Battle: Los Angeles movie review
On screen, the planet has been invaded by aliens countless times. In Battle: Los Angeles, director Jonathan Liebesman has created a war of the worlds that stands up to the best in the sub-genre with a killer cast including Aaron Eckhart and Michelle Rodriguez.
Where Battle: Los Angeles works so well is in its spirit -- it is less a science fiction film and more of a classic war movie. Aaron Eckhart stars as a staff sergeant charged with taking a group of Marines into the alien attack battle zone of Los Angeles that is established early on as Earth's last great hope for victory.
The film commences in a typical Southern California morning way. Audiences get the obligatory quick character introductions while a subplot is buzzing in their ears. The sound is approaching anxiety. News reports seen throughout the first few minutes of the film paint a picture of a planet bracing for a massive meteor shower. Clearly, a fiery ball of space rock, this is not.
Battle: Los Angeles, like many war-disaster films before it, showcases what can happen when people respond to the call of greatness.
There are civilians who are trapped behind enemy lines and Eckhart and his crew must lead them to safety. Filmmaker Liebesman establishes the alien ships and the soldiers early in a way that paints Battle: Los Angeles' suspense in tight strokes of nervousness. The film is shot documentary style and the cameras jerking around further enhance the invasion sensation.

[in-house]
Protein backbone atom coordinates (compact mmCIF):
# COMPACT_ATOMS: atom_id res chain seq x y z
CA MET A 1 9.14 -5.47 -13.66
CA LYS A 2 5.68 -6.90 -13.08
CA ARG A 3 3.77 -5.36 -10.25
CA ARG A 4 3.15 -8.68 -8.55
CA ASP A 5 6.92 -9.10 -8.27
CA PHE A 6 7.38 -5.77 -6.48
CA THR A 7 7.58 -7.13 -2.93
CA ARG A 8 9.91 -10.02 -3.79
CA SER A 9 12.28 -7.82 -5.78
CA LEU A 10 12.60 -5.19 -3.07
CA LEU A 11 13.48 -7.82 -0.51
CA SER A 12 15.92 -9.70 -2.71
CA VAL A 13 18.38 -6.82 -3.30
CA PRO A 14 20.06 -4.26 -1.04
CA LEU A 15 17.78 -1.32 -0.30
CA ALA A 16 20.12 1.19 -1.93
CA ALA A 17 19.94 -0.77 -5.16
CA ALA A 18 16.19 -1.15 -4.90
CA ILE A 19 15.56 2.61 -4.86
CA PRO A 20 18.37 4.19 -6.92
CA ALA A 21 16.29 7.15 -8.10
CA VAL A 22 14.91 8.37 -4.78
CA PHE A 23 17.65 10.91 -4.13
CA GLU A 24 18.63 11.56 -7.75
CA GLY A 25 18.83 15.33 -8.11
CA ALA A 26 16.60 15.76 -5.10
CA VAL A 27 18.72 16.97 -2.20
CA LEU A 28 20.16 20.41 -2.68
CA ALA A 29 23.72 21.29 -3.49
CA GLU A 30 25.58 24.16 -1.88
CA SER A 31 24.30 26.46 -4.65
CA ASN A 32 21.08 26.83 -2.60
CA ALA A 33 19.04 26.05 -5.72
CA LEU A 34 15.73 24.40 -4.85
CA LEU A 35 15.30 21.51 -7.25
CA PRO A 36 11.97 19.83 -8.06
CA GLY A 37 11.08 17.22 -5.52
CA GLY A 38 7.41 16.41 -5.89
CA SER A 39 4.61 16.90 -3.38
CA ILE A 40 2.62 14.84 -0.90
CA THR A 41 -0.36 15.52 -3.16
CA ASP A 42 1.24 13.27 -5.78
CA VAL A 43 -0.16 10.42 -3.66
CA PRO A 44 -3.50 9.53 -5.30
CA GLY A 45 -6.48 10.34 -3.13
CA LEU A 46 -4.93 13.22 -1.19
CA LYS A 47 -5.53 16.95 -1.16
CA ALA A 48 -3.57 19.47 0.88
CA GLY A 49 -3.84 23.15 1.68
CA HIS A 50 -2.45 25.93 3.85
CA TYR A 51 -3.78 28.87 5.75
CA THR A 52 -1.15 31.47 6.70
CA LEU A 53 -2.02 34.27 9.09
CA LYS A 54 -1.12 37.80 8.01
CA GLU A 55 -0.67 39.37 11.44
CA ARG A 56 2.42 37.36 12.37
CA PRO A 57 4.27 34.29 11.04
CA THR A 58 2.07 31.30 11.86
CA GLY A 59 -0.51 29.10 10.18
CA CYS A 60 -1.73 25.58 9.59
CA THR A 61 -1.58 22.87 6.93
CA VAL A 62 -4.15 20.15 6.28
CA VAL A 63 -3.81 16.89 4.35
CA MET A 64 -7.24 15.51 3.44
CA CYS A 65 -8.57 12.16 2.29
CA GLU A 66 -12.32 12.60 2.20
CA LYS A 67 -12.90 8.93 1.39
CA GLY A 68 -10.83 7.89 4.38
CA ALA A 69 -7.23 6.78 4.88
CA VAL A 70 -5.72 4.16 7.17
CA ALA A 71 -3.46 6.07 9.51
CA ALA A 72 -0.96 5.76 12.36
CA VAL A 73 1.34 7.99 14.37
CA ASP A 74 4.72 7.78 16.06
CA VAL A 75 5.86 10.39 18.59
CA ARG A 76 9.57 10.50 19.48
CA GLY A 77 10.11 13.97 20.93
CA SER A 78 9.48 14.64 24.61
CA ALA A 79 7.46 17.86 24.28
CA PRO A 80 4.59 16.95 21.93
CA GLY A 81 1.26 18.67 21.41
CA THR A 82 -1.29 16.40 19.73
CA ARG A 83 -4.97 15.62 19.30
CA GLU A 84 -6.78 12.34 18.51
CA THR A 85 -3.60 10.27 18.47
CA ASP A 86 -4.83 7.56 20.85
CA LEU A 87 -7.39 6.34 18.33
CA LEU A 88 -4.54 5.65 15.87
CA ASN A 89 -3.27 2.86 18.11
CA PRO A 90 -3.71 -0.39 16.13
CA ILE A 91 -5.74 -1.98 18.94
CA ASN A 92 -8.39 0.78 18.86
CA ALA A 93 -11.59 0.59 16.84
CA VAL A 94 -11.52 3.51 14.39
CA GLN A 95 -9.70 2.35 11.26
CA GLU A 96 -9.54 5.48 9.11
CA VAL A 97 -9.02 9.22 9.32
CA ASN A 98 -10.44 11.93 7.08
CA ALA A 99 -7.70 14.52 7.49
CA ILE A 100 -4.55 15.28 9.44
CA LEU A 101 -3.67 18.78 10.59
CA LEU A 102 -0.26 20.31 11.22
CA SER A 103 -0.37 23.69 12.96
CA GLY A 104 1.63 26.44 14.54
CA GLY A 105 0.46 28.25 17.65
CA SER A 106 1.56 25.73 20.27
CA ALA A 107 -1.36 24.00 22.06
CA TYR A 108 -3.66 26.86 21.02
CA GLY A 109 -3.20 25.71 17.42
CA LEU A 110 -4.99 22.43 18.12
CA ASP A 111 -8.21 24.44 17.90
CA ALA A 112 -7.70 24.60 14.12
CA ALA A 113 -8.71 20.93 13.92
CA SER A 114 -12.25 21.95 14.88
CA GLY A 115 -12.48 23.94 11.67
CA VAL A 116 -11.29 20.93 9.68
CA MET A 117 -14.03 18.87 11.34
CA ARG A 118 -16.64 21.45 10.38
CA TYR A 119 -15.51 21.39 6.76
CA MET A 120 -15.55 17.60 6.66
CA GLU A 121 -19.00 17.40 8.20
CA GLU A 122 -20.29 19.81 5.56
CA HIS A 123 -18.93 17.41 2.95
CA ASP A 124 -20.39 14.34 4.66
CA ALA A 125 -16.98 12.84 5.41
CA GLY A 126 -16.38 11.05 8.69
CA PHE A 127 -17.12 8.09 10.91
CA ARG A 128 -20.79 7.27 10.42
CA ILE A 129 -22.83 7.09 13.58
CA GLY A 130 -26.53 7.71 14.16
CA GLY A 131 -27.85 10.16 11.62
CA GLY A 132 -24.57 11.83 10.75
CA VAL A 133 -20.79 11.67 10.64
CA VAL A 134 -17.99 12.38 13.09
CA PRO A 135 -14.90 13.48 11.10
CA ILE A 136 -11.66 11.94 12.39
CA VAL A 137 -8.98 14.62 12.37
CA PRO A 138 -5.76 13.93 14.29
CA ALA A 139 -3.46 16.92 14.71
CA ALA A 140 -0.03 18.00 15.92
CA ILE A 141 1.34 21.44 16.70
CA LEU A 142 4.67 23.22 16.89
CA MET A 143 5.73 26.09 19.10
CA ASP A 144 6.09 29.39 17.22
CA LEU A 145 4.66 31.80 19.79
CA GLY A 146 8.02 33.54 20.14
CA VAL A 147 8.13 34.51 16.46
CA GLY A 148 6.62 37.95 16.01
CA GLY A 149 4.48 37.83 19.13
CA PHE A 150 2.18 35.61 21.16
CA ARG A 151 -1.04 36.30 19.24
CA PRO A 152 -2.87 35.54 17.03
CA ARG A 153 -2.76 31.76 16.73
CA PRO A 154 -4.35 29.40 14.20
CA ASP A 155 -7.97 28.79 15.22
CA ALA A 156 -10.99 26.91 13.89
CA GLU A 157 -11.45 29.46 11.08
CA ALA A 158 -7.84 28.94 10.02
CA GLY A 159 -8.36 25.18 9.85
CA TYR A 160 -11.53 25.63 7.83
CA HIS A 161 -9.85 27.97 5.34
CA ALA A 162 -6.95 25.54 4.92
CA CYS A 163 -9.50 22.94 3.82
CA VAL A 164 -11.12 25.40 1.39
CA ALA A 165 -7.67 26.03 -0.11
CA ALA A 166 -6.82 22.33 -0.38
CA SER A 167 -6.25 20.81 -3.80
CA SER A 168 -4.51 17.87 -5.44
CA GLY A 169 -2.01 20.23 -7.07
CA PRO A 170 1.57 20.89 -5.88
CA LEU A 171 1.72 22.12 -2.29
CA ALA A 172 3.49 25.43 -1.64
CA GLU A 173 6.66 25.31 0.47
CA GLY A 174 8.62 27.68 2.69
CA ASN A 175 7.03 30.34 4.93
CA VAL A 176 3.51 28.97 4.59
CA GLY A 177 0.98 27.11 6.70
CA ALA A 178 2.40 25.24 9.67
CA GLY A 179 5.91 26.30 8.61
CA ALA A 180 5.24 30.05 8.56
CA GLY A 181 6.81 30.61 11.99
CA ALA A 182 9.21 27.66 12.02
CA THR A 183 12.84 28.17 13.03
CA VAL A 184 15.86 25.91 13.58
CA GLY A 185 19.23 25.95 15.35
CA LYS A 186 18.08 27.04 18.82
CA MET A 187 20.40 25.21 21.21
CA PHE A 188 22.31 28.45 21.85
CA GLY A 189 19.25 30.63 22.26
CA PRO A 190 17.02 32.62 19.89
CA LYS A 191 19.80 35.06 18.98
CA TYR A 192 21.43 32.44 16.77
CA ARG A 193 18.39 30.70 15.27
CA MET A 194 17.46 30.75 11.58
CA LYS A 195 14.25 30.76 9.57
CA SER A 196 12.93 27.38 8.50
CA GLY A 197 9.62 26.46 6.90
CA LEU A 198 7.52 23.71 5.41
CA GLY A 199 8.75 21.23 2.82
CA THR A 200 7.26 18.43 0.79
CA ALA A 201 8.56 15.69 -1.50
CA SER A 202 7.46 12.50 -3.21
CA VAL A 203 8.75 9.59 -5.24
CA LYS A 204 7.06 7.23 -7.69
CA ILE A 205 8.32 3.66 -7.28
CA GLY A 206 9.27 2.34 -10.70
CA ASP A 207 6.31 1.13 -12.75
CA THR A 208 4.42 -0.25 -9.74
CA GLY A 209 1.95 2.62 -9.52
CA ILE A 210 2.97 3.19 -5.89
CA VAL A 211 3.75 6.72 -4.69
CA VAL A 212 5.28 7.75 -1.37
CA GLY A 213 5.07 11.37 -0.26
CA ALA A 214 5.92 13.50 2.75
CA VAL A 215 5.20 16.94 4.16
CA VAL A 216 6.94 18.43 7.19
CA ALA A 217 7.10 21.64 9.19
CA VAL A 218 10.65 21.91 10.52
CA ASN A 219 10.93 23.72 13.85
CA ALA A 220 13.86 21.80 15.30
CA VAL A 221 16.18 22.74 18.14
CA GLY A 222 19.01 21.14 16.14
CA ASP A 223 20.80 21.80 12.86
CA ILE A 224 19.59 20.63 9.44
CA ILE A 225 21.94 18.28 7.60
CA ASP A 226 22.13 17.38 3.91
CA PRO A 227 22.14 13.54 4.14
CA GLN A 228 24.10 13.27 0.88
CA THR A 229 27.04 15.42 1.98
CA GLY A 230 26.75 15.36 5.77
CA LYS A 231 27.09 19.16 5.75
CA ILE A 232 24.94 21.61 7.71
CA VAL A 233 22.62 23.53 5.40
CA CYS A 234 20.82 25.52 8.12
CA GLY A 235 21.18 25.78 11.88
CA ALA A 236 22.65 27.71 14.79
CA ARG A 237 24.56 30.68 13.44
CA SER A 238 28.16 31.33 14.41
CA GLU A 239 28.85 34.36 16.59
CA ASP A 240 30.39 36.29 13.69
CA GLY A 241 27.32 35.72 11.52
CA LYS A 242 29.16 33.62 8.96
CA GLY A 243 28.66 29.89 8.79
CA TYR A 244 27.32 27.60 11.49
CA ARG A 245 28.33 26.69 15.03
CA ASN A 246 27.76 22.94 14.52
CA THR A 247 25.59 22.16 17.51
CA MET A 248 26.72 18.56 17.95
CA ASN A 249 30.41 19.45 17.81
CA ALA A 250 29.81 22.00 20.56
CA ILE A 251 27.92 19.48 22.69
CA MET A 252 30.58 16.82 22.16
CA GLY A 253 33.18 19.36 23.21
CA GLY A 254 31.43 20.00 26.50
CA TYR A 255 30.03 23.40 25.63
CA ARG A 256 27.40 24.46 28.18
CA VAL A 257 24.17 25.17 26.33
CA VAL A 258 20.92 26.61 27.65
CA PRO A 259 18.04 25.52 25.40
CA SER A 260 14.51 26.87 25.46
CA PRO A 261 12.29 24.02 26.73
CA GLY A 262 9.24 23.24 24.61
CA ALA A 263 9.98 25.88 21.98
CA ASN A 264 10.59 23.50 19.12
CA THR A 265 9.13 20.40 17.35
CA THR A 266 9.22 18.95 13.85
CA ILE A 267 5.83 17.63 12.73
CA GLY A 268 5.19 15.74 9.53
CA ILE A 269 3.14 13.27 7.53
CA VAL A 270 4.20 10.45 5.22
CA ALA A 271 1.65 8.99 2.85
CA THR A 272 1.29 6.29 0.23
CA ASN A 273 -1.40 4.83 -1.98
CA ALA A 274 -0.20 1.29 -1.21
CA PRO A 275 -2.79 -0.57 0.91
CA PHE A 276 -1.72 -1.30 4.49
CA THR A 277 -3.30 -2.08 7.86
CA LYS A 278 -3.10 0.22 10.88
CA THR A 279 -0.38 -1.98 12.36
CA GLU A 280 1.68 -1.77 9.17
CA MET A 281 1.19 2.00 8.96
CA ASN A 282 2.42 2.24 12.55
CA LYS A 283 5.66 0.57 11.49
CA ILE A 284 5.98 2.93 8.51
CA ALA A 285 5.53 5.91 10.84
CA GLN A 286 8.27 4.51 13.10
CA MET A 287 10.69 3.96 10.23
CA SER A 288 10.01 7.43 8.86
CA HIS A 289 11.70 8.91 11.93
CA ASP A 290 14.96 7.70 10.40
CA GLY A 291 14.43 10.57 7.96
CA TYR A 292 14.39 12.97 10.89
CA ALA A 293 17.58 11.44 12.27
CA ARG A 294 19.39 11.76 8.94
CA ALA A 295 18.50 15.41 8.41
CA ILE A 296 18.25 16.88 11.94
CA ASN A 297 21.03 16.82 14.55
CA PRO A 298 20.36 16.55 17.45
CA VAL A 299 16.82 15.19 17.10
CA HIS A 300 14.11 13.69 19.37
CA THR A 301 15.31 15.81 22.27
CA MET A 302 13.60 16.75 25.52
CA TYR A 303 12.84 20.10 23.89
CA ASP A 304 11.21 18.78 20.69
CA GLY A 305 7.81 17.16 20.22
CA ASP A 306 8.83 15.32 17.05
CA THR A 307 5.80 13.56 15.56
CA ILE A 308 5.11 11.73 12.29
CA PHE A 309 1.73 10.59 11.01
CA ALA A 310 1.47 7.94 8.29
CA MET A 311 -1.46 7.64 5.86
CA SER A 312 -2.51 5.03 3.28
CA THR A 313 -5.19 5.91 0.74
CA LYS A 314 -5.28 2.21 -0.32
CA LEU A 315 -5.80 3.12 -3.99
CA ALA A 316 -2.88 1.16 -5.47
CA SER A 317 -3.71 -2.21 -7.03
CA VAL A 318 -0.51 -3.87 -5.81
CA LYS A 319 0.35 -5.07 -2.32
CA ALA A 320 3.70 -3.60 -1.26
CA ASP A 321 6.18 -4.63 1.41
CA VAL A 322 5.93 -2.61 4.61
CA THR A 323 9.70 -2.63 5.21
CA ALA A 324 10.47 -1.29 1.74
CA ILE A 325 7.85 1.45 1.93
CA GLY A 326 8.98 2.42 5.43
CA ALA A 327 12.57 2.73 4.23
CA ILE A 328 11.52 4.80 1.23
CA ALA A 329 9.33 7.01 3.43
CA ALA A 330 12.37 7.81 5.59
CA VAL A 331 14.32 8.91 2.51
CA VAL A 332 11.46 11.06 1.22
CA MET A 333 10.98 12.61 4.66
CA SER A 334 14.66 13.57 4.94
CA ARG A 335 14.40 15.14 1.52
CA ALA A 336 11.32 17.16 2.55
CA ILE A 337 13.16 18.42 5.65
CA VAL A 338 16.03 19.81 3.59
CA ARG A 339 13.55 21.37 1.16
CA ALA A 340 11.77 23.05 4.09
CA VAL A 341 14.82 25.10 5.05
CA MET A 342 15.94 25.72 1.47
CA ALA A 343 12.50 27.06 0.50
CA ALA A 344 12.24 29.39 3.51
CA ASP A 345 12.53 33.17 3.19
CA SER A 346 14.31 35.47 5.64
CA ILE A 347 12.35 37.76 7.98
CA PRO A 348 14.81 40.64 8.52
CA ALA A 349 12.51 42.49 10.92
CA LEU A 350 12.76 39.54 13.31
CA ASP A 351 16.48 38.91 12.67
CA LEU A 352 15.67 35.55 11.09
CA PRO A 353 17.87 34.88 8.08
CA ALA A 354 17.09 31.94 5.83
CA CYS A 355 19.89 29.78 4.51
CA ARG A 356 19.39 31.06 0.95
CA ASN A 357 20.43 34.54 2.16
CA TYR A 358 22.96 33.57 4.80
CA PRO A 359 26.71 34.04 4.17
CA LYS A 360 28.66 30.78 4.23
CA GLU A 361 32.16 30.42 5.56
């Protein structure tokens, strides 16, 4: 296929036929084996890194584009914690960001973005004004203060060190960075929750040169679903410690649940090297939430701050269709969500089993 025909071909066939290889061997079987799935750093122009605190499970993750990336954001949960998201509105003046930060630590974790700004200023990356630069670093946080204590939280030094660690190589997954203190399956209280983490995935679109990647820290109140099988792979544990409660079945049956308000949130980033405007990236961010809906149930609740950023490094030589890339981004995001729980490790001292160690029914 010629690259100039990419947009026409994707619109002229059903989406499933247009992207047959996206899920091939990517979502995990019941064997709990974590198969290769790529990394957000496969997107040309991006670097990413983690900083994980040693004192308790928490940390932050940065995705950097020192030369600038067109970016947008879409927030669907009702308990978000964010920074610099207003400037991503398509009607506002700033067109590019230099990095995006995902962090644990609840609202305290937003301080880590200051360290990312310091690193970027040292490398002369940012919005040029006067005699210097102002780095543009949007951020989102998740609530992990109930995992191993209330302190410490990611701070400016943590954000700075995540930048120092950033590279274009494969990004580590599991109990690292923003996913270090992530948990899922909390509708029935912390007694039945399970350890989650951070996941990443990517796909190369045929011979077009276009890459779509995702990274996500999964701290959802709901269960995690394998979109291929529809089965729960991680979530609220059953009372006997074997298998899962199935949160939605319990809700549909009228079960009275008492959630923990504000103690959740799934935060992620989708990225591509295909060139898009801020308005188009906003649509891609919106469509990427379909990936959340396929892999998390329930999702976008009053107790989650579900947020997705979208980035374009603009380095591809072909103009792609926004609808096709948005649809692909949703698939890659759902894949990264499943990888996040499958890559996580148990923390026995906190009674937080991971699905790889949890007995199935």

The scenes in Santa Monica where Eckhart and his Marines are trapped trying to rescue civilians, take the film and move it from a broad full-on alien attack to a hand-to-hand heart-pounding firsthand experience.
Although action, drama and technology are stars of Battle: Los Angeles, the cast that supports Eckhart rocks. Standout Michael Pena leads the survivors as the regular guy, heart and soul of the film. Then there are the soldiers. Michelle Rodriguez also gets to flex her muscles as a member of the Air Force who hooks up with Eckhart's Marines. And last, but not least, Bridget Moynahan is perfectly cast in one of her first big-budget films.
When we spoke to Aaron Eckhart, he told us that the most important aspect of making Battle: Los Angeles was shining a bright light on the U.S. military. This film does that in droves. As the movie progresses, those characters that we were briefly introduced to at the beginning fill out as the tragedy in front of them defines them to their souls and the audience is wrapped around the cast's fingers.
Whether there are story holes or not is irrelevant because the pulsating action on screen with the pervasive threat of ambush, attack or some other startling find remains constant and it is impossible to have your mind anywhere else except locked into the Battle on screen.
Summer comes early with Battle: Los Angeles. This is pure popcorn fun for the whole family, if your kids are teens -- it's PG-13! Where many would define the summer movie season as starting in May, Battle: Los Angeles certainly makes it feel hot out there in March.
Battle: Los Angeles review
Out of five stars...